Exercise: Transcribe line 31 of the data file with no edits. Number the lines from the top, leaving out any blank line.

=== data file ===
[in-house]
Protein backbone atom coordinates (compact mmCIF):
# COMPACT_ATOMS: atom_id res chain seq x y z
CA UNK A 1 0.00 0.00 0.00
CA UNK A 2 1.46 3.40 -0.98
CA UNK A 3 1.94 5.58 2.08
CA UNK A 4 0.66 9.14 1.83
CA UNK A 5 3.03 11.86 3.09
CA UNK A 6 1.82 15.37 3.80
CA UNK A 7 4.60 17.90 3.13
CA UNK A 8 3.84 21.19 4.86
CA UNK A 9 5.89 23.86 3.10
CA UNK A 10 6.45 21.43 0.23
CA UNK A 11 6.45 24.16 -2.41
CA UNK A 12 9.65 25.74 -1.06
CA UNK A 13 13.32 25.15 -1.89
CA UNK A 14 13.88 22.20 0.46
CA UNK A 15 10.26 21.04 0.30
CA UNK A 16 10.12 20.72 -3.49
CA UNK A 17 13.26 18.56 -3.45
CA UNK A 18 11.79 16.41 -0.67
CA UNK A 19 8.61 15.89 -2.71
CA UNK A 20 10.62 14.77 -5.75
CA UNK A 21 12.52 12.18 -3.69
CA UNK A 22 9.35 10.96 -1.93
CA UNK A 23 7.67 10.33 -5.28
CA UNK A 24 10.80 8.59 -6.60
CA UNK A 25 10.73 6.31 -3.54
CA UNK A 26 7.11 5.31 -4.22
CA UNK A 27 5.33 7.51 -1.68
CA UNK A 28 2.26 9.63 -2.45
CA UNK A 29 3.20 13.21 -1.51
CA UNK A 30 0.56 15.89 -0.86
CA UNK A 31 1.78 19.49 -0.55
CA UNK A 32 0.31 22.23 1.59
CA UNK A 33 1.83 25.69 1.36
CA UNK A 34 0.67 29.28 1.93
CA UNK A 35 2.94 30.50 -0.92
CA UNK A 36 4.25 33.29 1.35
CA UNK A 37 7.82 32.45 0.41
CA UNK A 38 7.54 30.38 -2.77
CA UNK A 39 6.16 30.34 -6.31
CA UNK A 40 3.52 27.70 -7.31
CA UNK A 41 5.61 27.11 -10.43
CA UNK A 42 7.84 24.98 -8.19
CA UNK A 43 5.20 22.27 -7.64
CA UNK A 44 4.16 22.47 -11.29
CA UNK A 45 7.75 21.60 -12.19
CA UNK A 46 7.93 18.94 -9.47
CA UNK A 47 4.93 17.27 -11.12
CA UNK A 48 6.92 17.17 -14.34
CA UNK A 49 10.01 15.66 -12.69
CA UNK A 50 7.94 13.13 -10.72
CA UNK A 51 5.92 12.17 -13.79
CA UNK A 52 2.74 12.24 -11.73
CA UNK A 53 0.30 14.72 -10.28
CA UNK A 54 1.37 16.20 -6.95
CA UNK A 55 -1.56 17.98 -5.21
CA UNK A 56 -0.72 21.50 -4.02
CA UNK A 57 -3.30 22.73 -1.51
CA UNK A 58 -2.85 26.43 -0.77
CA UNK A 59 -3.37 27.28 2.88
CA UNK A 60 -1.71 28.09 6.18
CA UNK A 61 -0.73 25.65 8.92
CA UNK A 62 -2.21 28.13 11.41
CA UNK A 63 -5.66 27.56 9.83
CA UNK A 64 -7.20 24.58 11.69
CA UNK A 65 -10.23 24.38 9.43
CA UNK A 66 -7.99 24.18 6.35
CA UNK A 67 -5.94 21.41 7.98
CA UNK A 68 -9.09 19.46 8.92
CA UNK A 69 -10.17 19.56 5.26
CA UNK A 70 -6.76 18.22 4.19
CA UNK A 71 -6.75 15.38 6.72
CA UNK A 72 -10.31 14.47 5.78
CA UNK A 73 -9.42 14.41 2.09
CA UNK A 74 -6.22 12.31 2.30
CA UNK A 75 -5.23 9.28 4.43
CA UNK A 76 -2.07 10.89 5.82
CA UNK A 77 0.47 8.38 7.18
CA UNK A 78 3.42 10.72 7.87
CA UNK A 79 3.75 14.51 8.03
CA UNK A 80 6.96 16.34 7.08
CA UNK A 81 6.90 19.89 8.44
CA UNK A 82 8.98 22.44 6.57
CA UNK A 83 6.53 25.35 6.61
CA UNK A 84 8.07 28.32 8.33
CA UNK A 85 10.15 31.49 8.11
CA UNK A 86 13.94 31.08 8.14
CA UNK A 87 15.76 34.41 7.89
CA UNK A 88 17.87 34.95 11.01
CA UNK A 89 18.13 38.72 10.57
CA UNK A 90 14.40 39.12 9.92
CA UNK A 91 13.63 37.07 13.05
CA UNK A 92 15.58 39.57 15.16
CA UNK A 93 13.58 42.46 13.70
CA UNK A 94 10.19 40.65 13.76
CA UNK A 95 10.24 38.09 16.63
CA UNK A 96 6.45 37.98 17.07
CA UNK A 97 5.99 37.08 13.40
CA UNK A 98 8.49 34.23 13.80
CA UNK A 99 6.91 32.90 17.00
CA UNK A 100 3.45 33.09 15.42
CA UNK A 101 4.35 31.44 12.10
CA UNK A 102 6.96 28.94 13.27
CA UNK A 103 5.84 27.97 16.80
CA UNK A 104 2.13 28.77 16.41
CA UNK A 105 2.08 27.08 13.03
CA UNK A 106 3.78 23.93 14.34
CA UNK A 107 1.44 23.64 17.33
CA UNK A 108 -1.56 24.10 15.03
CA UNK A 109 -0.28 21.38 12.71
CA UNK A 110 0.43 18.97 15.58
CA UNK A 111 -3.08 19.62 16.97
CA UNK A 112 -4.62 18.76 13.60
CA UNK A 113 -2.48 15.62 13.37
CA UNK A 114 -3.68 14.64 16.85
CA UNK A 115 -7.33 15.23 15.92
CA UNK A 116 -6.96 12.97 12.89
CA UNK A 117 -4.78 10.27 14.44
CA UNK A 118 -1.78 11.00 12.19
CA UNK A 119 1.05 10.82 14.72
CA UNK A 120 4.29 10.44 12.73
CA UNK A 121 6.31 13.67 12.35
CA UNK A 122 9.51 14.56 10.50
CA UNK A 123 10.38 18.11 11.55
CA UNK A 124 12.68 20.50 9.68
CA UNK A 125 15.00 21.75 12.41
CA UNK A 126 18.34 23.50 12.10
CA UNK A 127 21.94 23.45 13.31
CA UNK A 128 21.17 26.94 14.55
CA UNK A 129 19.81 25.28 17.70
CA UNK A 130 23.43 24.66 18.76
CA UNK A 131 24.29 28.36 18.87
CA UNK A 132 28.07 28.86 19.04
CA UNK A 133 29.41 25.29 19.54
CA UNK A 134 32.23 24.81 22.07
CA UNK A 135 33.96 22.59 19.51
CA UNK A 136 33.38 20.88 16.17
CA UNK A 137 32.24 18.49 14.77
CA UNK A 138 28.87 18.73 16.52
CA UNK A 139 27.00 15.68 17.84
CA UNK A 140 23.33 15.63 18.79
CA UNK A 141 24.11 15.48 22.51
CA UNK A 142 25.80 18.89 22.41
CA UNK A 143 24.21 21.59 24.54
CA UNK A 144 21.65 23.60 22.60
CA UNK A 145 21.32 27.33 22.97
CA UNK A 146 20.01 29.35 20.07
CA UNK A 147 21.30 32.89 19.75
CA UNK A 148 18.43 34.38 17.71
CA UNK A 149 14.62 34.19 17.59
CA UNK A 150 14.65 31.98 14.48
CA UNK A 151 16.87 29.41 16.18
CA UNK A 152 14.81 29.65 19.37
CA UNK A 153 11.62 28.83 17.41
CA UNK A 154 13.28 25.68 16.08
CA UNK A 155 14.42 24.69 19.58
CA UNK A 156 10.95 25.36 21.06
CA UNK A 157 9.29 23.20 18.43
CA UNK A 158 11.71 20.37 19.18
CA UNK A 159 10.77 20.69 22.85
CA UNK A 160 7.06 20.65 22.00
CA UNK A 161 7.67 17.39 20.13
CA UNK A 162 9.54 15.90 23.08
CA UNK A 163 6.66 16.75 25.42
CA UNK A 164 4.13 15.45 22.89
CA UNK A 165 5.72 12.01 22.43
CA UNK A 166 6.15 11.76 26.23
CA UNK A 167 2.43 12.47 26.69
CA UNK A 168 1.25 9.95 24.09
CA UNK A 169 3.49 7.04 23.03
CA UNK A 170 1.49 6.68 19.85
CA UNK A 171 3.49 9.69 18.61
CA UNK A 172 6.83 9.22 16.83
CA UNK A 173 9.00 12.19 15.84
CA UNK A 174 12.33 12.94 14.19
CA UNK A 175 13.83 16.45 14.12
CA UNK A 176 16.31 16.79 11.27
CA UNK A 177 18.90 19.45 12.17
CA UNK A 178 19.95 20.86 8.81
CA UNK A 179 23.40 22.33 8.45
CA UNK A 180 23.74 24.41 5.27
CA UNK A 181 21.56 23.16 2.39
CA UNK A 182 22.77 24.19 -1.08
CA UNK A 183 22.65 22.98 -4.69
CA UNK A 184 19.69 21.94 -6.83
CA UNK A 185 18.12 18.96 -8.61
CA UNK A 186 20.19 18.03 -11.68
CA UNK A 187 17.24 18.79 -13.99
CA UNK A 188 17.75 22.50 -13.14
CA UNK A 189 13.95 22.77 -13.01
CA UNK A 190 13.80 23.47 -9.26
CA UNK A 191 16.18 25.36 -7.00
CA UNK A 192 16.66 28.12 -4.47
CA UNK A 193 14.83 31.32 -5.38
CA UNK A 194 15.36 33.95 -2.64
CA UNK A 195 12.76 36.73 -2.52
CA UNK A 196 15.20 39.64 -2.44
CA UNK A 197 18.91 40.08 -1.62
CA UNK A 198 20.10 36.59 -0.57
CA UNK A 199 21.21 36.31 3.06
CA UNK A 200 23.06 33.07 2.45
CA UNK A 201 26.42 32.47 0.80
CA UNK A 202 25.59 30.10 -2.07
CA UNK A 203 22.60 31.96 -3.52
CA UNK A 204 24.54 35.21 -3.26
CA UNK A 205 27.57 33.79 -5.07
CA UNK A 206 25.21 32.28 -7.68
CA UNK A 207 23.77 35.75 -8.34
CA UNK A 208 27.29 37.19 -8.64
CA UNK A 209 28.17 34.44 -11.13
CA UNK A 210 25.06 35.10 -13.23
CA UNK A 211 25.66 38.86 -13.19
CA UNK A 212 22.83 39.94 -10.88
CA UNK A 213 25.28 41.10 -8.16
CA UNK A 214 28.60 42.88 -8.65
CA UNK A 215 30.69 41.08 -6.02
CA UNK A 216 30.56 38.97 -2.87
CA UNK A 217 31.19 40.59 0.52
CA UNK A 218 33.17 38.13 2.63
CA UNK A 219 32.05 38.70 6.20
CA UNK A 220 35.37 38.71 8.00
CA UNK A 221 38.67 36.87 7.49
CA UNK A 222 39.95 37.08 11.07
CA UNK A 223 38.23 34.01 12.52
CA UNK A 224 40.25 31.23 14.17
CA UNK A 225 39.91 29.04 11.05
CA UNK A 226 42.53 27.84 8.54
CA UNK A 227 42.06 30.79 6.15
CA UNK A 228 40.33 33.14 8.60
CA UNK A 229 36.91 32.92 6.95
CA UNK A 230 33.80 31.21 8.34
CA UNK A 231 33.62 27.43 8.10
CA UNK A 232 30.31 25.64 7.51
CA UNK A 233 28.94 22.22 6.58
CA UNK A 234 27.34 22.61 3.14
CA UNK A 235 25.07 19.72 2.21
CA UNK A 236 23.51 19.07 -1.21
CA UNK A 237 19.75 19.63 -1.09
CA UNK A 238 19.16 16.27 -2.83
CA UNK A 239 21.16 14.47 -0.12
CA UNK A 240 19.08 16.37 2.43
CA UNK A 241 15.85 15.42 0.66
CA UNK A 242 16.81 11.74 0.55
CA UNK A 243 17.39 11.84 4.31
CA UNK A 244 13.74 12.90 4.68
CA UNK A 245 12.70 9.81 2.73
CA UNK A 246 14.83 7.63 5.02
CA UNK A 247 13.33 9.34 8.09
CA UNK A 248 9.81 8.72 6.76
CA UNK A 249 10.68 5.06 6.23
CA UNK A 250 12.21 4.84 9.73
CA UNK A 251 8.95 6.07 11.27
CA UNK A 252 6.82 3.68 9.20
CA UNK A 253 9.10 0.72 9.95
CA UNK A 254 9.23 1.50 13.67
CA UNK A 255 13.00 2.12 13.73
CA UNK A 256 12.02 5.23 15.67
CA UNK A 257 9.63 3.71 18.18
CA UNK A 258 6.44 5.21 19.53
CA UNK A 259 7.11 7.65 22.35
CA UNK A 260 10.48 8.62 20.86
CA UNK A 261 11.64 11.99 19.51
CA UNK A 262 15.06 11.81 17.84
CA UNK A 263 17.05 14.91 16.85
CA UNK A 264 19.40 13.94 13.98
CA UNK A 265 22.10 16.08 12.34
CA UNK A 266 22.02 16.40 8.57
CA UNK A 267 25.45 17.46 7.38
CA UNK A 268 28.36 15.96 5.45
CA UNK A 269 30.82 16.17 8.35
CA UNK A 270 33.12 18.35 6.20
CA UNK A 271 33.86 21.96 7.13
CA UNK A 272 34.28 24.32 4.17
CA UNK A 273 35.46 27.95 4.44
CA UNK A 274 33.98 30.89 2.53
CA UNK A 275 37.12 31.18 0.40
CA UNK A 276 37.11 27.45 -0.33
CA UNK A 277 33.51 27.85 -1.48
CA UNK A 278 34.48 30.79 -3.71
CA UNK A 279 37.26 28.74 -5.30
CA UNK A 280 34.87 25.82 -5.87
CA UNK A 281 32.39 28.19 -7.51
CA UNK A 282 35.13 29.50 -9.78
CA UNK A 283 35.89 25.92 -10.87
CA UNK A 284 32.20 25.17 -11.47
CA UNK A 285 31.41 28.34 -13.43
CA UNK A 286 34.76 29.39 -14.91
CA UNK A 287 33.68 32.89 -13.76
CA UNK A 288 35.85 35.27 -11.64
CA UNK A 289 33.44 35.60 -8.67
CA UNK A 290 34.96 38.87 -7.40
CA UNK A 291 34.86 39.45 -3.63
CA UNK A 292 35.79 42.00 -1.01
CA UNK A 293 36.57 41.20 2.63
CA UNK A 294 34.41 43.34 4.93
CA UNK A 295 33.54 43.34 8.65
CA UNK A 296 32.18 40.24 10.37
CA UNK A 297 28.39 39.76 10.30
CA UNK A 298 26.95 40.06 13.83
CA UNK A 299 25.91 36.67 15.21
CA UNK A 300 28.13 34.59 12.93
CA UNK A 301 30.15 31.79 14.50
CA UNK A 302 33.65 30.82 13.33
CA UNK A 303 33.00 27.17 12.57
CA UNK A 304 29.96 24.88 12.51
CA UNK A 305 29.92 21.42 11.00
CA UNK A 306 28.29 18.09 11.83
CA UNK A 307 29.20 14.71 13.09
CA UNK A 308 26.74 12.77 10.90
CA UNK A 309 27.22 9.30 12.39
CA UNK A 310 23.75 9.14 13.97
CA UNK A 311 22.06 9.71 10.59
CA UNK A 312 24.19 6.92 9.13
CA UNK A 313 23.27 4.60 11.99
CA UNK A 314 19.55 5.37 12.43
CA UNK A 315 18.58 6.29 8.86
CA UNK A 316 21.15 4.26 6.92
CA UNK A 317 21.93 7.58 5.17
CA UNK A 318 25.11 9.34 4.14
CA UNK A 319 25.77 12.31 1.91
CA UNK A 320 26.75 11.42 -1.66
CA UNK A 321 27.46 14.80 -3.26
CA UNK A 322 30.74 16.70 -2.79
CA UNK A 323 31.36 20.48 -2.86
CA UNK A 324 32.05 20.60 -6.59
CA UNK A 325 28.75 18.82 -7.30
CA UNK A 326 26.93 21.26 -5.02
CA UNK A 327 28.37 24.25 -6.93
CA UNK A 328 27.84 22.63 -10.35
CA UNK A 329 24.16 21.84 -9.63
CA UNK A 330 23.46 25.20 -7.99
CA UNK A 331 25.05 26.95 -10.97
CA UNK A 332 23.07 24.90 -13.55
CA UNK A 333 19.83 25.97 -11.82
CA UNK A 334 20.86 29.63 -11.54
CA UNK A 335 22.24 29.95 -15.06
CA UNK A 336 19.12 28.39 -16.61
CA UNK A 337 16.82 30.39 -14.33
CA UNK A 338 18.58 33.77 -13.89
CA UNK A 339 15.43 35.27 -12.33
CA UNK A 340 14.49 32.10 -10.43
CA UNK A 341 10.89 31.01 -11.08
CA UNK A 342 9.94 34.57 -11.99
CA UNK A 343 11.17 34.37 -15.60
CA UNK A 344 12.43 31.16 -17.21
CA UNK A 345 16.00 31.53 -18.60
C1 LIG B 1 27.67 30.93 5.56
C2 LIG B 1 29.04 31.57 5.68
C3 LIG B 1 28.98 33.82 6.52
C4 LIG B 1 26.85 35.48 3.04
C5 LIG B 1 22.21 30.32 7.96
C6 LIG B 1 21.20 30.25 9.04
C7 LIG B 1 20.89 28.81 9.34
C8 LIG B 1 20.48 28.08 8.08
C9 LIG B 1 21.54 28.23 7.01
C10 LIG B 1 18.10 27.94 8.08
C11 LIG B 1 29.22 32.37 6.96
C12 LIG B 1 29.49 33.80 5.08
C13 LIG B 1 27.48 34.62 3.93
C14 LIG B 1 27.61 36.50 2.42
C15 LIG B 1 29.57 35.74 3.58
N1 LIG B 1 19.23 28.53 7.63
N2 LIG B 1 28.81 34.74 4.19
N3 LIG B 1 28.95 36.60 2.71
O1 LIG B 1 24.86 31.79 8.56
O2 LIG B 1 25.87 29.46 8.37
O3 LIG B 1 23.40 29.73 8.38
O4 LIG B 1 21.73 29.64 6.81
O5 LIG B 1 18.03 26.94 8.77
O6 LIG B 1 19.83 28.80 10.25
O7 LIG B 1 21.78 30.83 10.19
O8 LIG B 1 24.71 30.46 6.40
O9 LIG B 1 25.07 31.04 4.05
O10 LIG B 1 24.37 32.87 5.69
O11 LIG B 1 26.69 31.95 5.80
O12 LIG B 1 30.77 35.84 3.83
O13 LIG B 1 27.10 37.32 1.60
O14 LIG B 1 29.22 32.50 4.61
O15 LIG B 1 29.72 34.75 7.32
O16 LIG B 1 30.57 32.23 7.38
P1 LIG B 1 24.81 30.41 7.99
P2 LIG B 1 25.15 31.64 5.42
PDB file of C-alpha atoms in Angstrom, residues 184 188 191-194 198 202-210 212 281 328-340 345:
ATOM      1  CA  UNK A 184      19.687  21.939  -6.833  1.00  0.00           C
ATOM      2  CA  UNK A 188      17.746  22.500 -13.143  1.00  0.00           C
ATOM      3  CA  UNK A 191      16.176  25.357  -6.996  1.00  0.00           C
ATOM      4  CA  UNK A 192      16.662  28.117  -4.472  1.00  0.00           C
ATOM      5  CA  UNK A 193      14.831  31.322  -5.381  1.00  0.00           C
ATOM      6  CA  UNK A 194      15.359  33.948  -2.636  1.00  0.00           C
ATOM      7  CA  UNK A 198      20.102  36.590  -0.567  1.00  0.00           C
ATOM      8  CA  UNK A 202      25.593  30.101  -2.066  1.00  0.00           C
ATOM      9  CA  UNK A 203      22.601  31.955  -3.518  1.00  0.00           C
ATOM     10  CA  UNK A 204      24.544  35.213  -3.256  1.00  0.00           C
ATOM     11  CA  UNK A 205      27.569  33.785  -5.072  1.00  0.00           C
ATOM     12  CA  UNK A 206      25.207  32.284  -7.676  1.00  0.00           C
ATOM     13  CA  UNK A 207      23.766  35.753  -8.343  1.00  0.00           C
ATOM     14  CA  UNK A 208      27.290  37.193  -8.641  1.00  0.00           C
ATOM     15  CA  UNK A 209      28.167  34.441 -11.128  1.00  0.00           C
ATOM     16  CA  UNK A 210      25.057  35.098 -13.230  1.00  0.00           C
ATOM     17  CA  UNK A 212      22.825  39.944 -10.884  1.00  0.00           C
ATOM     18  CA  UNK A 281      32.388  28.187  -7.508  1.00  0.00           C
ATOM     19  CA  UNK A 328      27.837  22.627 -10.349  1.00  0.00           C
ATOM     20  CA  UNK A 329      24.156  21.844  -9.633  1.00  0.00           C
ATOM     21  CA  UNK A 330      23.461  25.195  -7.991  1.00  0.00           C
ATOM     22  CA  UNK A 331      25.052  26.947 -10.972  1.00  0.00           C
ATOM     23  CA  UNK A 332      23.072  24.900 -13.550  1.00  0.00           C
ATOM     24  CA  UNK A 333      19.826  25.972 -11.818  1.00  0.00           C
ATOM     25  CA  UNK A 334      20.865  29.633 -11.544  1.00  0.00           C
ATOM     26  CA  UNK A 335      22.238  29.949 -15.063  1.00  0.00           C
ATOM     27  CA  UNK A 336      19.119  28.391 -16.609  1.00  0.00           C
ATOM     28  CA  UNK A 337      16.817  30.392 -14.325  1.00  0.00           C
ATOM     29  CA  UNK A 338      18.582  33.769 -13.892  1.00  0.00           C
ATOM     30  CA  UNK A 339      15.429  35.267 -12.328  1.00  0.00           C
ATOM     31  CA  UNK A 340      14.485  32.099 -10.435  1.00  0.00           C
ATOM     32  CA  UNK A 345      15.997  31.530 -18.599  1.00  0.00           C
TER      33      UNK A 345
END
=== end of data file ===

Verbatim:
CA UNK A 28 2.26 9.63 -2.45